A few weeks ago an African Anglican friend asked me why so few people attended her Episcopal Church on Sunday mornings. I gave her a few of my favorite reasons, set within the context of a rapidly changing world in which American Christianity is decreasingly relevant in a popular culture immersed in a digital, non-hierarchical world. But it wasn't until this past week when, I saw a survey in the Wall Street Journal, that I was truly blown away.
For many years I recall that the Gallup poll reported that most Americans believed in God and over 30% reported going to church. The new WSJ poll is different in that it measures faith and attendance. On the day I took the poll, 57% reported that they had no faith. 27% said they had great faith and regular participation. 8.5% reported faith but no regular participation and 7.5% said they had faith but no participation. Results vary slightly each day as more people cast their vote. Roughly 17,000 people have taken the poll and it is still ongoing.
The startling thing about the WSJ poll is that it suggests that 73% of Americans are either without, faith or ambivalent about their beliefs and religious practices. The rest, 27%, are active participants in a religious group. Out of a US population of 311,800,000, 93,440,00 folks worship regularly. But only 687,831 Episcopalians worship on Sundays, which is 31% of our membership. These attendance figures for TEC have been shrinking rapidly in recent years, a trend that is likely to continue unless we do something different.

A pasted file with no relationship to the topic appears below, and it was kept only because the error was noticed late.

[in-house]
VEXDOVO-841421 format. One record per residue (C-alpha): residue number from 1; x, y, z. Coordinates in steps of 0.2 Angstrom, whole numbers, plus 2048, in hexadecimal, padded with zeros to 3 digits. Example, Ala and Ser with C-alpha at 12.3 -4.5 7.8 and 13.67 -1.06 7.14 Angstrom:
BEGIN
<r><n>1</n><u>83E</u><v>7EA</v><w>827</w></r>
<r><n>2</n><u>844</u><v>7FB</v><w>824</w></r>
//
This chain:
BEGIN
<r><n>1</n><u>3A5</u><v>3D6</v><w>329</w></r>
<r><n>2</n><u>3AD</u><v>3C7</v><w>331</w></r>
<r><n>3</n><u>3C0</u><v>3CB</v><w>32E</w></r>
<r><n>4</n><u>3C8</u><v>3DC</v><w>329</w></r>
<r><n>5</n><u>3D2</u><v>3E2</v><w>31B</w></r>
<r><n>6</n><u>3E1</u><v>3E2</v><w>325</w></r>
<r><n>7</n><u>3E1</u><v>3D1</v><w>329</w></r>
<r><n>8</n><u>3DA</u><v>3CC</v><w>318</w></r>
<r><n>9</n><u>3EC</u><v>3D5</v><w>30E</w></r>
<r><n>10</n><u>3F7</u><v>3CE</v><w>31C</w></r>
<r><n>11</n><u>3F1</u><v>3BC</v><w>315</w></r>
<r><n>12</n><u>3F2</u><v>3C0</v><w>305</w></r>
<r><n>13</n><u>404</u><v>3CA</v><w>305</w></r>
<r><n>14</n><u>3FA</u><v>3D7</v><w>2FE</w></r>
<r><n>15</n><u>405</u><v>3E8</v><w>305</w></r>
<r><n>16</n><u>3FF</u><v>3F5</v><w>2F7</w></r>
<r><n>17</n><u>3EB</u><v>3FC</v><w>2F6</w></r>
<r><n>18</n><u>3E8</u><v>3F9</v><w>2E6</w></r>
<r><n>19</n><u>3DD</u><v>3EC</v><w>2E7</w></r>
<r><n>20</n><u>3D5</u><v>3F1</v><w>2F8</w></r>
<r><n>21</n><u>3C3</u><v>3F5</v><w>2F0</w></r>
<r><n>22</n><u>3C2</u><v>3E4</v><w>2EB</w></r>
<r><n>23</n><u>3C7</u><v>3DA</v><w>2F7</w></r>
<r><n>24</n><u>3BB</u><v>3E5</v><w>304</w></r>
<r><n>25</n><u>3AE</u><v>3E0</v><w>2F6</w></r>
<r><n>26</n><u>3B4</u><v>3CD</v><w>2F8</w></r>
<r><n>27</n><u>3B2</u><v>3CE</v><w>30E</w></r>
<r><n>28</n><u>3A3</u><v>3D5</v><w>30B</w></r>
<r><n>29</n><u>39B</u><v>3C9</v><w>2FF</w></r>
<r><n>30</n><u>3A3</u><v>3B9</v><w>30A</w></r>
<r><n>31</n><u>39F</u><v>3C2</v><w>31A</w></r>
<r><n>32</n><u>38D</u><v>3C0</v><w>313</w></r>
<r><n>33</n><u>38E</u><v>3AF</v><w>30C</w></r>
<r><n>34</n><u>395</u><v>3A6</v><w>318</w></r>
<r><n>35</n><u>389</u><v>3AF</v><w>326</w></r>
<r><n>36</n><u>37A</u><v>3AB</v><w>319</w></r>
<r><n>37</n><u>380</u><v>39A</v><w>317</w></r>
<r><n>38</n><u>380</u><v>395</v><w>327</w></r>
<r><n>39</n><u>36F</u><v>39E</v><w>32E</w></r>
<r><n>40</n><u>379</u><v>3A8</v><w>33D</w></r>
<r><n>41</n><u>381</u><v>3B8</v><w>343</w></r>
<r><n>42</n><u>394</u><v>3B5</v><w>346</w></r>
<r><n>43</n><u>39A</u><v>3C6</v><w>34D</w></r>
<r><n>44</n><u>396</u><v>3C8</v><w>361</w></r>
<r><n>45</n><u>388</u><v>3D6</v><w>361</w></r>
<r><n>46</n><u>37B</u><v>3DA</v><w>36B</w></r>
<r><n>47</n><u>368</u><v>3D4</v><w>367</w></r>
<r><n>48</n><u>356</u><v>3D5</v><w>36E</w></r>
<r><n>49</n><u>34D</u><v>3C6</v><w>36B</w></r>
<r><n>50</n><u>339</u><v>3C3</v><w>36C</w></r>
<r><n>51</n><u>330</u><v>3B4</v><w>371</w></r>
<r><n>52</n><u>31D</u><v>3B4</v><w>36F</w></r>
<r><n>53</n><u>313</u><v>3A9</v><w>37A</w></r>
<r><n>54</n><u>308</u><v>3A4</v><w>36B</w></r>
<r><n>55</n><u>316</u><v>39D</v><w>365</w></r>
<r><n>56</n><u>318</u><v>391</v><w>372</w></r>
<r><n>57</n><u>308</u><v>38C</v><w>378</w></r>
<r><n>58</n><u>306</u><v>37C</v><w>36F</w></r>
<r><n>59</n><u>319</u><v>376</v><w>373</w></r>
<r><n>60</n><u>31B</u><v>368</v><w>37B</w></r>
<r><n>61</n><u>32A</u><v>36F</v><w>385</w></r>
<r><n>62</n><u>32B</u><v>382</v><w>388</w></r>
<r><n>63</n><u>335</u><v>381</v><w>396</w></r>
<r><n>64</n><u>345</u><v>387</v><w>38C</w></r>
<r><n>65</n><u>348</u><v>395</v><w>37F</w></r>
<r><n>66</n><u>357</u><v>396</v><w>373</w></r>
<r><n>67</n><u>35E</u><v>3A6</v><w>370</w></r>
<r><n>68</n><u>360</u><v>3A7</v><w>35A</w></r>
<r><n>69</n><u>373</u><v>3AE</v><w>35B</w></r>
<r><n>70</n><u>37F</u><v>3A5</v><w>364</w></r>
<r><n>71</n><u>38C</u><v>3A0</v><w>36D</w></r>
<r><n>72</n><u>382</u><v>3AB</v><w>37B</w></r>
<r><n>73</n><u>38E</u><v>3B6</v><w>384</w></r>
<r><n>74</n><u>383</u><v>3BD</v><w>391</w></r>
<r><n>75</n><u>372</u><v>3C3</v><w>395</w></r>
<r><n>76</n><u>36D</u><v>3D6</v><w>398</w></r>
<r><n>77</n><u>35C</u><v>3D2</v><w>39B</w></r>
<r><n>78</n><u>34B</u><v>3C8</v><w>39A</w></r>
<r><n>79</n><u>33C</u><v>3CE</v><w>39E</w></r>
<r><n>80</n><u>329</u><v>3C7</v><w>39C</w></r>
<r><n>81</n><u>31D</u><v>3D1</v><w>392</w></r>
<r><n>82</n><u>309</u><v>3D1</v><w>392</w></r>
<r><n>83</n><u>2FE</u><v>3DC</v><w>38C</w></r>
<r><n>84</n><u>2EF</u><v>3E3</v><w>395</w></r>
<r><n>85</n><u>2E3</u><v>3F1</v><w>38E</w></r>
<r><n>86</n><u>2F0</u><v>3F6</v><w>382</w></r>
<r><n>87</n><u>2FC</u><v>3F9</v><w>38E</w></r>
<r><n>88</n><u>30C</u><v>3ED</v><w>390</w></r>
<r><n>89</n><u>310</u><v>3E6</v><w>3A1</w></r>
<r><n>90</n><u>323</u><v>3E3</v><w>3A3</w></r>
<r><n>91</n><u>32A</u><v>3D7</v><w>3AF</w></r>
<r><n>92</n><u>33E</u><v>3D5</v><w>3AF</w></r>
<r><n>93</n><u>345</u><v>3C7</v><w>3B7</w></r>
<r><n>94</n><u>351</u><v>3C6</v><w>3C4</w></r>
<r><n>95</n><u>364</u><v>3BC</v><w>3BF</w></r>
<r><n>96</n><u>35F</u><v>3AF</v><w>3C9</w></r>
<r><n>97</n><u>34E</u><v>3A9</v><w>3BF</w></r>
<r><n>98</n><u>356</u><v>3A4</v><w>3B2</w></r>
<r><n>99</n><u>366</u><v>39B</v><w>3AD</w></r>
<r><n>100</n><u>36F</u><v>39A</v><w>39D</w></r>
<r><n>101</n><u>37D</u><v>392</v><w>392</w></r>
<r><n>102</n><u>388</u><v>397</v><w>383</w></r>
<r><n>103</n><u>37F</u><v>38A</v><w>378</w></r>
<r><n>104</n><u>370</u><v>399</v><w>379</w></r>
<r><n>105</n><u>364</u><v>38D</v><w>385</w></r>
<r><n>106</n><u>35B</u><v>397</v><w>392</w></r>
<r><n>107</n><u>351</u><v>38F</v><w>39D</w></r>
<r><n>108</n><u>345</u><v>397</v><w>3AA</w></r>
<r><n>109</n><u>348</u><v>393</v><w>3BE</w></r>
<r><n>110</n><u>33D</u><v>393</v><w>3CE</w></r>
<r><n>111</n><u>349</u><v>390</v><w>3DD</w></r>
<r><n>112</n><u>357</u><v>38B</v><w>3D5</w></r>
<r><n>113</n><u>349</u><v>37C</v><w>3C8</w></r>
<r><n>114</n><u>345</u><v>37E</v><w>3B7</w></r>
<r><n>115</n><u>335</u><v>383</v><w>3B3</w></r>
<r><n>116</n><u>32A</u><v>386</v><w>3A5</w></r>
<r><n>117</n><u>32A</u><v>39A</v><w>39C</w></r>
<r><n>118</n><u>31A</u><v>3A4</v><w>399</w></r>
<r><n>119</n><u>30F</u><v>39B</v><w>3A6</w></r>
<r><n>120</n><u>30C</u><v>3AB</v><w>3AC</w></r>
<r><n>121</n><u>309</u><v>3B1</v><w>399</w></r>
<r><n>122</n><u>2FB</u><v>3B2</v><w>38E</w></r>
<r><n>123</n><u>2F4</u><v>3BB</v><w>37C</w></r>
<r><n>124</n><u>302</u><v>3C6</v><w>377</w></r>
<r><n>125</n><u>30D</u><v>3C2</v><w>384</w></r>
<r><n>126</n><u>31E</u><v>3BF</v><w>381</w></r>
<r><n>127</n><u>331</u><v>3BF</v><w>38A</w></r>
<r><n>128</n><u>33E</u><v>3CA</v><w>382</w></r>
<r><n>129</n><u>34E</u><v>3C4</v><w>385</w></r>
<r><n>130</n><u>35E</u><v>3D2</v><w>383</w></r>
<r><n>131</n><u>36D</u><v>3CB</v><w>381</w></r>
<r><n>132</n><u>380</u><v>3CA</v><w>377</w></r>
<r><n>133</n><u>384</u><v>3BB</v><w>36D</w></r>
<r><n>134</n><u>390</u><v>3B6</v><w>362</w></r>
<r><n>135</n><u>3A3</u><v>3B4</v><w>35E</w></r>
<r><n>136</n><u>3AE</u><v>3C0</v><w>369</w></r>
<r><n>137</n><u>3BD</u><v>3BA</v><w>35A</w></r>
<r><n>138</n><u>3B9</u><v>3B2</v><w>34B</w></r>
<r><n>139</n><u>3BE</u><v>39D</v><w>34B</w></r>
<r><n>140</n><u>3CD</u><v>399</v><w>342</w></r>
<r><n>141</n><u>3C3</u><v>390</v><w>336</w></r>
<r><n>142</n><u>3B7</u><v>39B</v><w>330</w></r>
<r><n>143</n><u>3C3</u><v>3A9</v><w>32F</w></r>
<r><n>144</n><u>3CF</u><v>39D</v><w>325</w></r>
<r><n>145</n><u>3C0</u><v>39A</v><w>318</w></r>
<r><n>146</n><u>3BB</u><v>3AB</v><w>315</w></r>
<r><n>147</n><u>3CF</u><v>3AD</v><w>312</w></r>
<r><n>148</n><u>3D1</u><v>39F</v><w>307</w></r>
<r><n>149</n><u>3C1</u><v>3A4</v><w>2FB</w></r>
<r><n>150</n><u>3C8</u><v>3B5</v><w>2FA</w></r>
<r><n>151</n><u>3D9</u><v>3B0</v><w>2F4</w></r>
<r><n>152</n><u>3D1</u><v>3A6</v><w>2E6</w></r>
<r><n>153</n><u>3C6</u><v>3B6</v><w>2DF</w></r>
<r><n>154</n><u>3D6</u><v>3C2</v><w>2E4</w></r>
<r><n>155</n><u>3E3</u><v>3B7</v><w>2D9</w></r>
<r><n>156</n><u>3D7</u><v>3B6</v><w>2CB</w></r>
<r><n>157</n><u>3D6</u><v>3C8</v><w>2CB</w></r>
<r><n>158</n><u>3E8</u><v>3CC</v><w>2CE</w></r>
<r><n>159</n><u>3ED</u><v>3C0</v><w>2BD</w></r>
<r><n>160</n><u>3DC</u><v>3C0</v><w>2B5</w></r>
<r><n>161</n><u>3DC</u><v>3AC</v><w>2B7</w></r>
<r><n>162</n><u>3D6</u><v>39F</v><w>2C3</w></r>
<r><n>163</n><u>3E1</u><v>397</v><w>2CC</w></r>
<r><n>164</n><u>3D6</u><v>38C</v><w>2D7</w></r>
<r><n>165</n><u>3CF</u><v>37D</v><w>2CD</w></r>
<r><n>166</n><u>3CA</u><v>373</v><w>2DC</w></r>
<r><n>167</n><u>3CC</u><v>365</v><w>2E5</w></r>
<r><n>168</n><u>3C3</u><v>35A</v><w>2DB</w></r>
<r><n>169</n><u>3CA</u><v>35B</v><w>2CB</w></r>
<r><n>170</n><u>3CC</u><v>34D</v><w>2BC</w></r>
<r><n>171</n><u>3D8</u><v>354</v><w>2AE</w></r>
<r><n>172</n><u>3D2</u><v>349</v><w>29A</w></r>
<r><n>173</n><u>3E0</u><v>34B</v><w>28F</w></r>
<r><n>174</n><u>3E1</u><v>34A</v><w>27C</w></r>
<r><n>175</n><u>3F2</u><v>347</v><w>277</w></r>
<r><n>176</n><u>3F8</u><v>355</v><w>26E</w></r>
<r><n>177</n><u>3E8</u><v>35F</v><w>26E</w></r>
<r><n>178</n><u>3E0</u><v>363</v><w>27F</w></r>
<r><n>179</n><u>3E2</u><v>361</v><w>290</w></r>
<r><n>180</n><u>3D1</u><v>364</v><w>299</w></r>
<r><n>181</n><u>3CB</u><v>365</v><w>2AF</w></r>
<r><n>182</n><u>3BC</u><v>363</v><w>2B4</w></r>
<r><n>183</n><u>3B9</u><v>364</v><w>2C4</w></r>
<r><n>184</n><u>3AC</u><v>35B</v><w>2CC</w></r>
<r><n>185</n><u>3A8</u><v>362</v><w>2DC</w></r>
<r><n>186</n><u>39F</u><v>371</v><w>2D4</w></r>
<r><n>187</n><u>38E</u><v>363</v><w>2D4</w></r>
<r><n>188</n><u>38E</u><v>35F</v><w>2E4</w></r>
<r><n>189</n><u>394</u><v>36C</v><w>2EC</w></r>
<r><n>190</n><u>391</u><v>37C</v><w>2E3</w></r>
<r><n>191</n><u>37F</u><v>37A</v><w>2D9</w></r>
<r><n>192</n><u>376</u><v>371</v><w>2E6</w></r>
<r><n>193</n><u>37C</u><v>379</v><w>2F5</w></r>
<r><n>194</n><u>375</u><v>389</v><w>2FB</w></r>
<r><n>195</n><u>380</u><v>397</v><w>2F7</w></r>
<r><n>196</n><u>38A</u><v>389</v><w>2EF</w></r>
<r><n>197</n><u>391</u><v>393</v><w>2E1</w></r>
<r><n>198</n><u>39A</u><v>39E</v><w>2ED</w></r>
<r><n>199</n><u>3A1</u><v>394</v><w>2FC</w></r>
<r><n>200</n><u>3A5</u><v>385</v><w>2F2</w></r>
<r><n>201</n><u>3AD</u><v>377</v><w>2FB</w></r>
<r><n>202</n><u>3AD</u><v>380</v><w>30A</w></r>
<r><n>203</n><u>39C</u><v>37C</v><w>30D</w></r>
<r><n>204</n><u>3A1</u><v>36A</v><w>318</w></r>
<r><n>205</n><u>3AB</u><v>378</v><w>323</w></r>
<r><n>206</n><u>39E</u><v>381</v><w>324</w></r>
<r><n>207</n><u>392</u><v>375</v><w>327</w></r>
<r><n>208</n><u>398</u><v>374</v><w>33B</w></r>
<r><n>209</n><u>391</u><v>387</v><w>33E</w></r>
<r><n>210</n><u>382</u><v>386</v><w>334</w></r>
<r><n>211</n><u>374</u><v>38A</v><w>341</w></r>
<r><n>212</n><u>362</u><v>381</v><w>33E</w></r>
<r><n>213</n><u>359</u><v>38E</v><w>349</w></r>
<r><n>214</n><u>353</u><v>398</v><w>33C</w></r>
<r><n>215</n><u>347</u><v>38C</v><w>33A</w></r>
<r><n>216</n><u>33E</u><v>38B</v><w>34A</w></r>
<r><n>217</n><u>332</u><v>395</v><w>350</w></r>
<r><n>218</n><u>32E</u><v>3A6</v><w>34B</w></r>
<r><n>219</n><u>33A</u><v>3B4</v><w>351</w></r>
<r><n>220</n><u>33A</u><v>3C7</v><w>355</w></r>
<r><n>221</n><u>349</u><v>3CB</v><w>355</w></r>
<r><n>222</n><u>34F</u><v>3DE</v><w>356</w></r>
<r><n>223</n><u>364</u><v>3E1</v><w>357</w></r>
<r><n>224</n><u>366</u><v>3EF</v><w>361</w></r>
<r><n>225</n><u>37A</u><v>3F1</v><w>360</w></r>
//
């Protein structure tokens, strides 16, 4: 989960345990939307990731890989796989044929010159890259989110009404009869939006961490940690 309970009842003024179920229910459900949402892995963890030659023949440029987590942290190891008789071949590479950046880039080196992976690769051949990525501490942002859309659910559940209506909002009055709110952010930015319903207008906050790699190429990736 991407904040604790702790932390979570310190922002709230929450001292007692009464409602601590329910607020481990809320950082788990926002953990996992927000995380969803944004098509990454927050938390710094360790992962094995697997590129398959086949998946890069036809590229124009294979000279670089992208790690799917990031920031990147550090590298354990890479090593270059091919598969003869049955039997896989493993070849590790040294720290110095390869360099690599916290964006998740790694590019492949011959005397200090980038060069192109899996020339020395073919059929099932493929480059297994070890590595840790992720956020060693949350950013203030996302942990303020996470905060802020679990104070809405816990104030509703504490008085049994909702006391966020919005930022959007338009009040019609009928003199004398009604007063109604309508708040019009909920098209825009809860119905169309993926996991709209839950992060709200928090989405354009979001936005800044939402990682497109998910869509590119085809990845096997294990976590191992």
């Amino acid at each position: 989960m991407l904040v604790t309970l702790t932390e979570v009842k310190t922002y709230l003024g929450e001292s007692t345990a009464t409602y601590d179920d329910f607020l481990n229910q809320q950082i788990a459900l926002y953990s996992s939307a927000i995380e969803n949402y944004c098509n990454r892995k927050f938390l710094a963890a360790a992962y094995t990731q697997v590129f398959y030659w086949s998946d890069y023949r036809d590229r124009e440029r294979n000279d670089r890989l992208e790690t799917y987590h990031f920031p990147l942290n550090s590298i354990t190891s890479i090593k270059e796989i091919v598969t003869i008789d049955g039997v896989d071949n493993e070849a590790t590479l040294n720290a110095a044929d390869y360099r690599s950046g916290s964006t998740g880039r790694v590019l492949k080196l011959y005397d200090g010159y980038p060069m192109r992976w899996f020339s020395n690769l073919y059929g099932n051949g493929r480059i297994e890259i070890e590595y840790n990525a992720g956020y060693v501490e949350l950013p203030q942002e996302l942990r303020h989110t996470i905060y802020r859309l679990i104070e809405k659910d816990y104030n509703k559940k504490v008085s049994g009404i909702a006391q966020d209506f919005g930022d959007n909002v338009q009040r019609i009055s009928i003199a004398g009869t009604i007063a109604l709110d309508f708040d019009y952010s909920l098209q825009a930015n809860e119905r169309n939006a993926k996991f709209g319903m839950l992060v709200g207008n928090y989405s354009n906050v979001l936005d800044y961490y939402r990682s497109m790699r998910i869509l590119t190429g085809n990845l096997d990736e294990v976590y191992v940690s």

We can make anything we want to out of polls. But allow me to suggest that the WSJ poll confirms what we already know: Americans are increasingly agnostic and ambivalent about the Christian Faith. This means that Christianity will continue to decline, which is consistent with recent trends in The Episcopal Church. We are an ageing church and we will continue to die off. That fact, coupled with an increased national agnosticism, spells disaster for our little niche church.
If we want to salvage the little we have while we renew a vision for this century, we must have enough resources left to allow the Holy Spirit to do her work. This means that Dioceses and the Executive Council must cut costs dramatically. We can't afford all the bishops and their staffs. We can't afford either Executive Council or General Convention. If we are true to the gospel, we must trim our sails and wait for the Holy Spirit to unfurl them in a new way for a new generation. If we don't do it now, then get out the Order for the Burial of the Dead, for we are all goners..